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Clojure 101 / threading macros

icncsx profile image DH Kim ・1 min read

When you have deeply nested functions or transformations, it might help you to consider a thread macro which helps the readability of your code.

(-> x & forms)

-> is the thread-first macro. It evaluates one form and passes it as the first argument into the next form.

;; these two are equivalent
(.toUpperCase (first ["chicken" "egg"]))
(-> ["chicken" "egg"] first .toUpperCase)

;; and so are these
(assoc {} :key 24)
(-> {} (assoc :key 24))

(->> x & forms)

->> is the thread-last macro. It evaluates one form and passes it as the last argument into the next form.

;; these two are equivalent
(apply + (map (fn [x]
                (* x 2)) [1 2 3]))

(->> [1 2 3]
     (map (fn [x] (* x 2)))
     (apply +))

;; and so are these
(reduce +
     (filter even? [1 2 3 4]))

(->> [1 2 3 4]
     (filter even?)
     (reduce +))

Here is a dad joke in case you need a laugh:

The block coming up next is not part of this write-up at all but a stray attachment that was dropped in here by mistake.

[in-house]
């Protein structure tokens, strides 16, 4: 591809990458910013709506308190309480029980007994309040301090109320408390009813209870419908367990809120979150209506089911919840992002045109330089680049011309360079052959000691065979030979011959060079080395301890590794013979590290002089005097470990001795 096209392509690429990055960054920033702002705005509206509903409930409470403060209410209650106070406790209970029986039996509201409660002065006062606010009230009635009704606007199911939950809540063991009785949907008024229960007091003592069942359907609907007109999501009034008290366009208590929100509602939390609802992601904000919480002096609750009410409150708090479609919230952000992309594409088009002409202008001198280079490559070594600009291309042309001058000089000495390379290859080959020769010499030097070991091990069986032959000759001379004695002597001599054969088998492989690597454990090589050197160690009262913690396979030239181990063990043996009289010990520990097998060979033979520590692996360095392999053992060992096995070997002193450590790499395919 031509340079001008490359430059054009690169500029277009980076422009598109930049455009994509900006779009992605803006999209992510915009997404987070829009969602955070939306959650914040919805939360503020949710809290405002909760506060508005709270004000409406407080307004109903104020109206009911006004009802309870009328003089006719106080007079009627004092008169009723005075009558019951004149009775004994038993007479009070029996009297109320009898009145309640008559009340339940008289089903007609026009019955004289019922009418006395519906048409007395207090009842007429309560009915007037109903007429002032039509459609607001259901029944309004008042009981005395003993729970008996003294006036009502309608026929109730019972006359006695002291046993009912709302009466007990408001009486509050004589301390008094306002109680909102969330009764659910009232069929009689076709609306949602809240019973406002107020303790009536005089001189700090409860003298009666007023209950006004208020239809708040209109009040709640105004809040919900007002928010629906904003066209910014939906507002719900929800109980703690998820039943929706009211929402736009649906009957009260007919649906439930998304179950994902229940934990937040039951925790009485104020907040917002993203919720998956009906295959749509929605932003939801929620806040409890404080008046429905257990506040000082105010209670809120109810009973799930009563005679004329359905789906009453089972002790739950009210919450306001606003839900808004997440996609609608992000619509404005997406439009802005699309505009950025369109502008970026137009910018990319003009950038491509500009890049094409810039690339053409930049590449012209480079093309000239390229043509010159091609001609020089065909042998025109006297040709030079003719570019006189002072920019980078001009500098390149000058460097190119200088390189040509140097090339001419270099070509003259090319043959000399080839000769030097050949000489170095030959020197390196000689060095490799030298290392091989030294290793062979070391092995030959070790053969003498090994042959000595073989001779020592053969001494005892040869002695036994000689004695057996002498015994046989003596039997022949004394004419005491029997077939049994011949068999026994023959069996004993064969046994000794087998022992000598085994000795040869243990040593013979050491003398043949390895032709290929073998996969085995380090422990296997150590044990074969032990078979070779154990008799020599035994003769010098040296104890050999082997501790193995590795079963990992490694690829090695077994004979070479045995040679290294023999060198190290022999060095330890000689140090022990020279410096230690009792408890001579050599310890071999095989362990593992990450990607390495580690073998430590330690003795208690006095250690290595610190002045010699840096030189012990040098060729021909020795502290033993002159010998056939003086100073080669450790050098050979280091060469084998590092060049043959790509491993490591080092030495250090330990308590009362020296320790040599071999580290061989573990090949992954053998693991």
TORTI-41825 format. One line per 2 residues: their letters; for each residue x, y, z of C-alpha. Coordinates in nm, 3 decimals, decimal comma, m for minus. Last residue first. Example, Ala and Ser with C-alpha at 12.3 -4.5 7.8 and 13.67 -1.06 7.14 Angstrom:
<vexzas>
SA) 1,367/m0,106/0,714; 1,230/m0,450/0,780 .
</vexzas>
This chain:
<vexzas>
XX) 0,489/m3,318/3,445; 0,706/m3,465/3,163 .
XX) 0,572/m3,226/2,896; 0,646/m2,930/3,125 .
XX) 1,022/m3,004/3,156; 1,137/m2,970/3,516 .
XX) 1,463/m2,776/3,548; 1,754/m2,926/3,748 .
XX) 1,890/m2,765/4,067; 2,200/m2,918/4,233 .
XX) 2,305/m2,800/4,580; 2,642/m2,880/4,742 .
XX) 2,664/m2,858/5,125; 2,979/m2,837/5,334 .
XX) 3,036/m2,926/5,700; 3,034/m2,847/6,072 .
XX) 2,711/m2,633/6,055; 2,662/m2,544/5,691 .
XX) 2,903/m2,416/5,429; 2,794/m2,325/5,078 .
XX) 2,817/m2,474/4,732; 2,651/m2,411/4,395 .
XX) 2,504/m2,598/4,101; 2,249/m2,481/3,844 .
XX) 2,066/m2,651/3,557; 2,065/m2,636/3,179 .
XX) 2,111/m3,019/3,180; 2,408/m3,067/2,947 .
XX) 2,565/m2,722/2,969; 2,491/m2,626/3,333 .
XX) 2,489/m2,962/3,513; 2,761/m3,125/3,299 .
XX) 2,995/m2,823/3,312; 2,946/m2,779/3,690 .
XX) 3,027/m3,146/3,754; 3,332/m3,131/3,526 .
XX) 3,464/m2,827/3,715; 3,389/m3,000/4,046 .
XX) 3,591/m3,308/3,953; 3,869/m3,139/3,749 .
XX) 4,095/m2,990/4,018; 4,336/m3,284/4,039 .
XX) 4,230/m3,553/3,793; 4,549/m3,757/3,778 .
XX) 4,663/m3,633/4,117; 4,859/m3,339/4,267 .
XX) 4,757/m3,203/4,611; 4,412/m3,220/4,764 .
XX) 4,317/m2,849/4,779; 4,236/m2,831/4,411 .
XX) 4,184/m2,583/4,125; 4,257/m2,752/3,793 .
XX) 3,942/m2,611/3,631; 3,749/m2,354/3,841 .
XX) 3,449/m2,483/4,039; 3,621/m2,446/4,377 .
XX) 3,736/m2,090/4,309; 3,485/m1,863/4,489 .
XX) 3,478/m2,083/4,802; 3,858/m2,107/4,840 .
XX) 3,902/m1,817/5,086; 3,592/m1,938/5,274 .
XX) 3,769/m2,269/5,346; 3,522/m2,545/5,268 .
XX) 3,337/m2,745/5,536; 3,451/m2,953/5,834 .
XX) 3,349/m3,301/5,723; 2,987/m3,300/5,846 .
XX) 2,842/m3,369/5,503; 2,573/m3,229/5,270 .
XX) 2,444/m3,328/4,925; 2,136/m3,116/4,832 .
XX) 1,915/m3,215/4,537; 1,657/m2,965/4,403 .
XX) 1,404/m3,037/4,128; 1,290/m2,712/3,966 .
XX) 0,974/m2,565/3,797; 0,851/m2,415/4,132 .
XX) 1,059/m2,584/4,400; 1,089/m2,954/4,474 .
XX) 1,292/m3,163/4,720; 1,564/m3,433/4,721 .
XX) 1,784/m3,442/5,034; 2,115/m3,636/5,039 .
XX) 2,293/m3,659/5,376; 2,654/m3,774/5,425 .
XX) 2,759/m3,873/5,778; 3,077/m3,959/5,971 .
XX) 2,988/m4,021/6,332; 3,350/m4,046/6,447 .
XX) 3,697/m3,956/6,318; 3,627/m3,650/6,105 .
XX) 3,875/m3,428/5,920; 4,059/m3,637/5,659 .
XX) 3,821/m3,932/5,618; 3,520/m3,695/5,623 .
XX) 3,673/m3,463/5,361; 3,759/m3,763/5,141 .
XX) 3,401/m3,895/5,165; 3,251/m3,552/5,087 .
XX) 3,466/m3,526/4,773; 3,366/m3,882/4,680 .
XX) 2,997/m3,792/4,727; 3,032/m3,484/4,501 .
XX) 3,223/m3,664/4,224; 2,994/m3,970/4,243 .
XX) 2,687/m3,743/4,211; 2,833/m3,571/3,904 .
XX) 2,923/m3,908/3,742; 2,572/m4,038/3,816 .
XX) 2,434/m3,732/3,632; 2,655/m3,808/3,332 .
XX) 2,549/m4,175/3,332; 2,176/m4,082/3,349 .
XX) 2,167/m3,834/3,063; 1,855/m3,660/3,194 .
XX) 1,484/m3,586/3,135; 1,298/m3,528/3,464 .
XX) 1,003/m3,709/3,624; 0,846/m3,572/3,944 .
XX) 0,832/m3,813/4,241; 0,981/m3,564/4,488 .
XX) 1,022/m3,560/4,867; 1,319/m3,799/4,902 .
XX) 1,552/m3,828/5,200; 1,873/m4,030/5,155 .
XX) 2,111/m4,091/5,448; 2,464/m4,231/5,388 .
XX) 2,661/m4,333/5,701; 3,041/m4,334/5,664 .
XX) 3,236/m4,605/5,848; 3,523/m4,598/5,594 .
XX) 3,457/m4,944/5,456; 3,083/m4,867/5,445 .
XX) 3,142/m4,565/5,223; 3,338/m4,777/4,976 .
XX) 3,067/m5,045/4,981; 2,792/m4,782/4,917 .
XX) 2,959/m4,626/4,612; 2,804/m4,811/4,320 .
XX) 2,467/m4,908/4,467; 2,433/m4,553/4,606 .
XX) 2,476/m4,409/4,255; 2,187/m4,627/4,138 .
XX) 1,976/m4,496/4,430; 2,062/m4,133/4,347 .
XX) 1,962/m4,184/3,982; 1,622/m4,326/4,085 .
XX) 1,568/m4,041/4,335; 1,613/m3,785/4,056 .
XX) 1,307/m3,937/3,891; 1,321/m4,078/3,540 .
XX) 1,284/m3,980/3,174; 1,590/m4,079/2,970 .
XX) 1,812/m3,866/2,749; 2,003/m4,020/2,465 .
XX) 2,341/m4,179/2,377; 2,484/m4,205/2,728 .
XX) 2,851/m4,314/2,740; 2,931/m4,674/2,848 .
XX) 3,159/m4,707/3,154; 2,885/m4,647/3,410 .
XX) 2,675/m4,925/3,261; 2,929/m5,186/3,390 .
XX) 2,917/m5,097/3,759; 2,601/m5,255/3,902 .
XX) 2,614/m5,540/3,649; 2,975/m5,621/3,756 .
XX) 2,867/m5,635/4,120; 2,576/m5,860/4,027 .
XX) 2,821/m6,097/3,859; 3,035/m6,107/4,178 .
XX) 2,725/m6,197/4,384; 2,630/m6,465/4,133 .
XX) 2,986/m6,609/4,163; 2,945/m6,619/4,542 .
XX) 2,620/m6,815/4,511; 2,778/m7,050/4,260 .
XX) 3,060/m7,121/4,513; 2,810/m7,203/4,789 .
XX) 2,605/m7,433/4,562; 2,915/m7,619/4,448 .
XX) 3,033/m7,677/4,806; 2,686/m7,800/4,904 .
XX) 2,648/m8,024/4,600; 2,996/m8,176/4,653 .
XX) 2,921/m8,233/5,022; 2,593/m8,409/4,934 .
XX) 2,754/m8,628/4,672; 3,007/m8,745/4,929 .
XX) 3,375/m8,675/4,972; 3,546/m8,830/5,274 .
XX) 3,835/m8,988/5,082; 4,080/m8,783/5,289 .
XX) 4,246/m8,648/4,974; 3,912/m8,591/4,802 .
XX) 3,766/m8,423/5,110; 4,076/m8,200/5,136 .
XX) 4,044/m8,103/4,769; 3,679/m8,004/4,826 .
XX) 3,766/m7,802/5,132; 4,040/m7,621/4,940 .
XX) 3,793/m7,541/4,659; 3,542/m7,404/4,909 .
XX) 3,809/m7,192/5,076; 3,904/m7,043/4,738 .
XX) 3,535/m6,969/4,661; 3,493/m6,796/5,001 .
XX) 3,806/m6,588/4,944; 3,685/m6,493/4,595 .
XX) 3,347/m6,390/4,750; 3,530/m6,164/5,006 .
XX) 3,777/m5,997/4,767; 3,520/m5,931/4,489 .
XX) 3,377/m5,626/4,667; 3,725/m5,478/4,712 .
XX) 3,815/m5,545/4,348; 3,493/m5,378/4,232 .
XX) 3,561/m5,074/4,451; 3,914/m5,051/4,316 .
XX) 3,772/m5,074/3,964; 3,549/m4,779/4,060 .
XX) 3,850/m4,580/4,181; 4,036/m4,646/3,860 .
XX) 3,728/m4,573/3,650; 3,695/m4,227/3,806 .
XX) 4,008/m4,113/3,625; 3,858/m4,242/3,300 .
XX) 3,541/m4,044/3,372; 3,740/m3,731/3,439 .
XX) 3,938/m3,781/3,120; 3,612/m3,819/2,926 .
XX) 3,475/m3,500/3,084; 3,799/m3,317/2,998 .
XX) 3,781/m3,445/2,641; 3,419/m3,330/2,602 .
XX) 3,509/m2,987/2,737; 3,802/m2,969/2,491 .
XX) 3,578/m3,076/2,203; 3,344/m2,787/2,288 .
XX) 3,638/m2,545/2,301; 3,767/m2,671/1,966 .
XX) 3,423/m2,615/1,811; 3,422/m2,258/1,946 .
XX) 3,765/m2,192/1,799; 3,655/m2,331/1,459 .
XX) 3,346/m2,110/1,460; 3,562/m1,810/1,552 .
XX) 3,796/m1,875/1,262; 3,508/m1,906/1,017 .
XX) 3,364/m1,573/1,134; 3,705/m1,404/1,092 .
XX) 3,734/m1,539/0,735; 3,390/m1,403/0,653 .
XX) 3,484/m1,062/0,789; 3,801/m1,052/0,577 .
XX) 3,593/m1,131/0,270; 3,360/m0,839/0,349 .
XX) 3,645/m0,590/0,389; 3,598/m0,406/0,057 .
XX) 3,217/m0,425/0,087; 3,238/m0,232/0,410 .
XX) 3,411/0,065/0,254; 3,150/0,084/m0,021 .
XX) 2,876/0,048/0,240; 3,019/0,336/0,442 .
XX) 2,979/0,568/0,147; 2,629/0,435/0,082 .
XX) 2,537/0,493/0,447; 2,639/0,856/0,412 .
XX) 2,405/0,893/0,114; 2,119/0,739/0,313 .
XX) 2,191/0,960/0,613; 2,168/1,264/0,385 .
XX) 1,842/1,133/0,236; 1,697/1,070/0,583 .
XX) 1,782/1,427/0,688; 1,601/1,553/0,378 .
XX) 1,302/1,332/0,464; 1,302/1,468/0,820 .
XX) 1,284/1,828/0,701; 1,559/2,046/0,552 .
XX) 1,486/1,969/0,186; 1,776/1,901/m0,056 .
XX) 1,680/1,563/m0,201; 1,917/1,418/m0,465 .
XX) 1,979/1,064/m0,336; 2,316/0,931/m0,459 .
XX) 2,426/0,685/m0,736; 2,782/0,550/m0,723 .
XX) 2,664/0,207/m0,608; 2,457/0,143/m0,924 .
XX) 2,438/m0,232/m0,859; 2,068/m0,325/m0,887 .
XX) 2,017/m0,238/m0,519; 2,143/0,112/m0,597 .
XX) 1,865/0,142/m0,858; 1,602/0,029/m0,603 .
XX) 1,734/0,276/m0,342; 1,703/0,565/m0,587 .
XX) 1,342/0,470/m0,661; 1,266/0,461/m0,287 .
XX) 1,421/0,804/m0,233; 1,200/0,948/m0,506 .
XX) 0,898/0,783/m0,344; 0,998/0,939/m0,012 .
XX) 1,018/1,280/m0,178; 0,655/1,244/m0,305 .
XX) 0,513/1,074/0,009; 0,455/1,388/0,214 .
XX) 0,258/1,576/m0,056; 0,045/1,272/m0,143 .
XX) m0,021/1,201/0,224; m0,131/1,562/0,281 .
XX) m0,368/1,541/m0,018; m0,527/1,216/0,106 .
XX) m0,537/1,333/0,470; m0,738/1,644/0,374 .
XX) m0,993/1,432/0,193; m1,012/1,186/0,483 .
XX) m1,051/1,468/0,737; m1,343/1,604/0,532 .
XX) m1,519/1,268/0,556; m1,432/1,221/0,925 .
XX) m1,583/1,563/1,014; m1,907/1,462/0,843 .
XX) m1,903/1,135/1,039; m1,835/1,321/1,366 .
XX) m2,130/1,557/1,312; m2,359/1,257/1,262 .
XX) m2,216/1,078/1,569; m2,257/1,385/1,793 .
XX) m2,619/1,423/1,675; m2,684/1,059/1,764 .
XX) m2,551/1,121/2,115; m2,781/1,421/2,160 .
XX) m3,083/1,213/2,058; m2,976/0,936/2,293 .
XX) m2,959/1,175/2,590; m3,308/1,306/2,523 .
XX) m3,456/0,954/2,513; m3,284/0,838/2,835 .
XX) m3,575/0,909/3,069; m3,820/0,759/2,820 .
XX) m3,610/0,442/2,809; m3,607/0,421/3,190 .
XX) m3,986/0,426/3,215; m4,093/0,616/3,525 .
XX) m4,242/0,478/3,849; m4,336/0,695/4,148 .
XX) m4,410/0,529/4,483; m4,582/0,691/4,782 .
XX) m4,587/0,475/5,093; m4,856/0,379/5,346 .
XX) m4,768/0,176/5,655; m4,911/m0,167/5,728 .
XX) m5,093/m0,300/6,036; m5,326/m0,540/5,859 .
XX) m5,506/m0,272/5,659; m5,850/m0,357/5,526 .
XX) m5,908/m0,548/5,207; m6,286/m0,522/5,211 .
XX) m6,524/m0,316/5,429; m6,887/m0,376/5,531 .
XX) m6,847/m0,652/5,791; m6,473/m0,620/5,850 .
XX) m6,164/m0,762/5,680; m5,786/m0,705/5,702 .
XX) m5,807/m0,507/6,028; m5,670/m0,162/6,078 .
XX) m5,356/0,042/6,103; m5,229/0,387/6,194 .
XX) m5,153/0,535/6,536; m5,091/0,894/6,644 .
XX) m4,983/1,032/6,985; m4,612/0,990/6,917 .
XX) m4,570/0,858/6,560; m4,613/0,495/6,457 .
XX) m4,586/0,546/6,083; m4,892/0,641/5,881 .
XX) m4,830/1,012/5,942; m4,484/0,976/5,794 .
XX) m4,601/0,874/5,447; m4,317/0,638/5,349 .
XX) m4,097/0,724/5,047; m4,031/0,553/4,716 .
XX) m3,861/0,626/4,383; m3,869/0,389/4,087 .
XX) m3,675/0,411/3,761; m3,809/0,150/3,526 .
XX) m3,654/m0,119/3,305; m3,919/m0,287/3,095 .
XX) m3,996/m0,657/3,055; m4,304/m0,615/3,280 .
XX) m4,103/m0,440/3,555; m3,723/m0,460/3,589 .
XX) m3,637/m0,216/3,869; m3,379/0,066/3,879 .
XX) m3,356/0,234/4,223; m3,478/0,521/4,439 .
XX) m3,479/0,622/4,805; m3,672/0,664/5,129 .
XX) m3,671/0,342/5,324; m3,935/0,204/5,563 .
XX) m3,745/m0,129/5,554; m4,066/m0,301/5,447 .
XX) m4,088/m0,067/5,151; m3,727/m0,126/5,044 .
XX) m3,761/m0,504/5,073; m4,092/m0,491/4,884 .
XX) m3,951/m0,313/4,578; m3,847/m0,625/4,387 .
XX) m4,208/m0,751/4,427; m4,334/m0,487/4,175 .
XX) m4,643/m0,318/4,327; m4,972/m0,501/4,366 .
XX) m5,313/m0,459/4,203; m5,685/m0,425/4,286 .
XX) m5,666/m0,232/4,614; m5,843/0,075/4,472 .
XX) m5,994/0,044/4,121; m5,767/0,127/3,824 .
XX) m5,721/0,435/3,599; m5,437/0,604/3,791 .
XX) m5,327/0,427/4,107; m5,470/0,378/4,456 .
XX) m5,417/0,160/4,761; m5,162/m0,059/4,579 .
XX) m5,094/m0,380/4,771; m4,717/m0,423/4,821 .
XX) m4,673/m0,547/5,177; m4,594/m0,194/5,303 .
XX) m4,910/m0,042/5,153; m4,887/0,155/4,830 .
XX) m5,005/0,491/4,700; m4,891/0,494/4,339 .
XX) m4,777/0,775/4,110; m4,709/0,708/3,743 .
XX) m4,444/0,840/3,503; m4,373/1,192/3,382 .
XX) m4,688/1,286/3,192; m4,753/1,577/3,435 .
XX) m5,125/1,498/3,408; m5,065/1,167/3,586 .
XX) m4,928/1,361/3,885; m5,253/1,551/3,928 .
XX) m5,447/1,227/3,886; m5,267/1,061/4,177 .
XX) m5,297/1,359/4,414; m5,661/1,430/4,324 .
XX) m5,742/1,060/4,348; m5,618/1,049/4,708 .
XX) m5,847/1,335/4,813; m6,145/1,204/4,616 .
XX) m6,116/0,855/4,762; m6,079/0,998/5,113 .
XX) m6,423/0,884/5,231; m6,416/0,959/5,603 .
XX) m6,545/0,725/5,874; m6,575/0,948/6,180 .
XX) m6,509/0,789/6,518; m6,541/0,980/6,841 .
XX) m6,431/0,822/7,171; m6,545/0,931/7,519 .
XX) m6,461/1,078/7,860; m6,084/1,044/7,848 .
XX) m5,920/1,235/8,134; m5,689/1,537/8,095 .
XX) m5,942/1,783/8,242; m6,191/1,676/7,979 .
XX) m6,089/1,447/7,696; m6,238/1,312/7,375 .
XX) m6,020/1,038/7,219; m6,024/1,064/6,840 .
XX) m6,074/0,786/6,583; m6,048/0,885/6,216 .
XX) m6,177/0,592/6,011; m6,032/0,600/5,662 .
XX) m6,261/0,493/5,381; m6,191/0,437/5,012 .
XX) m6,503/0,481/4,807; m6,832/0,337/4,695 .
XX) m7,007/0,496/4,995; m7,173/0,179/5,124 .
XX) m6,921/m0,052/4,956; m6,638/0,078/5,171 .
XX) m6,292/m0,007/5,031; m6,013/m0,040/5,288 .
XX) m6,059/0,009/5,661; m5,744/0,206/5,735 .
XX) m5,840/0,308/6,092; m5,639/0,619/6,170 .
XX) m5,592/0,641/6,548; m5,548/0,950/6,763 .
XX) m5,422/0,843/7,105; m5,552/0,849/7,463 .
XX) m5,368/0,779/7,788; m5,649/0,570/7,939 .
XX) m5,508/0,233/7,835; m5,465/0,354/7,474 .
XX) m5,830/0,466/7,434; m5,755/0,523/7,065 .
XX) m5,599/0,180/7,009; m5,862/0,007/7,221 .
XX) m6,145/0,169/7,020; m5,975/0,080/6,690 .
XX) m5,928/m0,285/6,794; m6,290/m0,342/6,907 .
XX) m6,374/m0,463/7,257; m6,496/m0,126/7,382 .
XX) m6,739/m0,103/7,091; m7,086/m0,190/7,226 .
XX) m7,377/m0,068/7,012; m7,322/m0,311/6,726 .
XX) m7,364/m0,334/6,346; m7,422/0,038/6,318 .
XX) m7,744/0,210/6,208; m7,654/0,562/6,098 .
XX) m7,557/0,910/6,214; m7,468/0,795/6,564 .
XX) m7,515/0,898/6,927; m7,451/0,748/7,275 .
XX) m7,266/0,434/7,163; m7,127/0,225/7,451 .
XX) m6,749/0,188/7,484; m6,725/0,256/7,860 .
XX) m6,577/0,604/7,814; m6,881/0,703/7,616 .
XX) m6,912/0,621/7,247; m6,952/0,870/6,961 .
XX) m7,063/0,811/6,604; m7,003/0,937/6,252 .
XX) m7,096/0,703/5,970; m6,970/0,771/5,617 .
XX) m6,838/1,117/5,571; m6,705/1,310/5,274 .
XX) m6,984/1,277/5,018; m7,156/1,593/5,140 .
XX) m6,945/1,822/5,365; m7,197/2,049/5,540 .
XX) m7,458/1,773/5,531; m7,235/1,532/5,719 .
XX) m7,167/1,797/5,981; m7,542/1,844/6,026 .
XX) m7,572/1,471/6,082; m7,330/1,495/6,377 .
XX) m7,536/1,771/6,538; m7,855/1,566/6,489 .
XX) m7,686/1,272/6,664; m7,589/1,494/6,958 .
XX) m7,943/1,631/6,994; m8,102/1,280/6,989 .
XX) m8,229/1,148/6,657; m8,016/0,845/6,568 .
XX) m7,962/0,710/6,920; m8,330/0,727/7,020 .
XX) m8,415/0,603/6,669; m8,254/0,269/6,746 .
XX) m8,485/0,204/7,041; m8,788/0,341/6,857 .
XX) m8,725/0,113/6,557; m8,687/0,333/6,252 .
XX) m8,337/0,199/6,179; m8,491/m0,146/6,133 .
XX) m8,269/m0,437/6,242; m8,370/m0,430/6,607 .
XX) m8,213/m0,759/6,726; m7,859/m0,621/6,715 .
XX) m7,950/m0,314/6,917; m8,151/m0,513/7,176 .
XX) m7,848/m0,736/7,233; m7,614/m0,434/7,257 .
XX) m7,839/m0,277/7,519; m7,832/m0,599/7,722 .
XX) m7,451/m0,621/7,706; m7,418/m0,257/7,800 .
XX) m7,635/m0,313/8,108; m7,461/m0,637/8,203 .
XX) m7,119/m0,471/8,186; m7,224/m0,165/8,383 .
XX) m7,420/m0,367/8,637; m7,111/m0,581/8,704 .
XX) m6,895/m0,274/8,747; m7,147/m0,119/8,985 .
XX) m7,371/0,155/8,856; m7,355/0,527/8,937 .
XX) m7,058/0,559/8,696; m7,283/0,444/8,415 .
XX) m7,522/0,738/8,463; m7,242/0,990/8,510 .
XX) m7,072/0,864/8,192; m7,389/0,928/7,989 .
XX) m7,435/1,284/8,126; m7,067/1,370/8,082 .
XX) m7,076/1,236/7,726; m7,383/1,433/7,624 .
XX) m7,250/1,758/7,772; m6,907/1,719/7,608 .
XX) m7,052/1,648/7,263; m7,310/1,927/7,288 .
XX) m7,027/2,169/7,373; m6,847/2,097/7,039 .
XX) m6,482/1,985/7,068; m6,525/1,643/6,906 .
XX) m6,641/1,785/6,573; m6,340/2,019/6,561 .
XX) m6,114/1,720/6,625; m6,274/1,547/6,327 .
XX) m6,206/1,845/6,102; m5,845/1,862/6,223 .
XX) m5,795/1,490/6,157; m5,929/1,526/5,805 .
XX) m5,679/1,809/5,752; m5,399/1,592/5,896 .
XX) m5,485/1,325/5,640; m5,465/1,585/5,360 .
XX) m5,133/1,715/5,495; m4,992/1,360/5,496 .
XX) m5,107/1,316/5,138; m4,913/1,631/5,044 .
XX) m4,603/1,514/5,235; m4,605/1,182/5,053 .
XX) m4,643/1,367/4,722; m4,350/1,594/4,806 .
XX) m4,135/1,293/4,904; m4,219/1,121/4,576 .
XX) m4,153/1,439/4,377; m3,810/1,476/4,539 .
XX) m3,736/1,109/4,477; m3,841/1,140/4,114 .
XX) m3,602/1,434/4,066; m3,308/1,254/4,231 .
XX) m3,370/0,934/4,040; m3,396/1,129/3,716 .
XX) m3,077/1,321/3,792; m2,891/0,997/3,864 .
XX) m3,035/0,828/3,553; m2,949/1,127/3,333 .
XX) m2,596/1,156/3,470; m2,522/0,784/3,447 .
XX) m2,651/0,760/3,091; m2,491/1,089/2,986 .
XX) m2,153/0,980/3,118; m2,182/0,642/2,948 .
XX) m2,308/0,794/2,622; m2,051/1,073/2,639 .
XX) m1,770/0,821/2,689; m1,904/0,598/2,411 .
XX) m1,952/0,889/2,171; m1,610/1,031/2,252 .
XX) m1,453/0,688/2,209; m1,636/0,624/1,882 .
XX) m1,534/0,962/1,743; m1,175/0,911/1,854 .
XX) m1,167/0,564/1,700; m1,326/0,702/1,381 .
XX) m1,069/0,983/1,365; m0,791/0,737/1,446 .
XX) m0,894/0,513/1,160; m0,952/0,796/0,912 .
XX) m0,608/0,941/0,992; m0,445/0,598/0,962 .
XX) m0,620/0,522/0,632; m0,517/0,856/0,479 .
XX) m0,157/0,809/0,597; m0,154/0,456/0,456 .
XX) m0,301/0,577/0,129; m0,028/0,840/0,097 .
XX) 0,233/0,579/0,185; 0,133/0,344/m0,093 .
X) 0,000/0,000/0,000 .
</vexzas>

The spool of the thread asked the needle, "How you doing?" The needle replied, "sew sew."

I'm out.

Warmly,
DH

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icncsx profile

DH Kim

@icncsx

Software engineer interested in cloud computing and serverless backend services.

Discussion

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Interesting syntax.

Though I'm curious why the thread-macro version makes it more readable than the non-thread-macro.

 

Hello! Thanks for visiting.

To answer your question, it's totally a matter of preference, but some devs like the most inner arg - typically data x - to be the first thing they see. So instead of f(g(h(i(x))), if you have (x ->> i h g f), you know right off the bat x is the thing we're working with and it's to go through a series of transformations in the order i, h, g, and f. The benefit of a threading macro becomes more obvious if you have really really nasty nesting going on.

Happy coding!

 

Thanks for the explanation. I can see why it could be easier to know the argument first when tracing through a complex sequence of calls.

Now that I think about it, even in natural language, you can have an instruction like "uppercase the first letter of each word" which makes grammatical sense in english, but then once the instructions become more complex like "uppercase the first letter of every other word whose length > 3", it's easier for me to translate the logic in reverse the same way the thread-macro is written so the the argument in question (each word) comes first.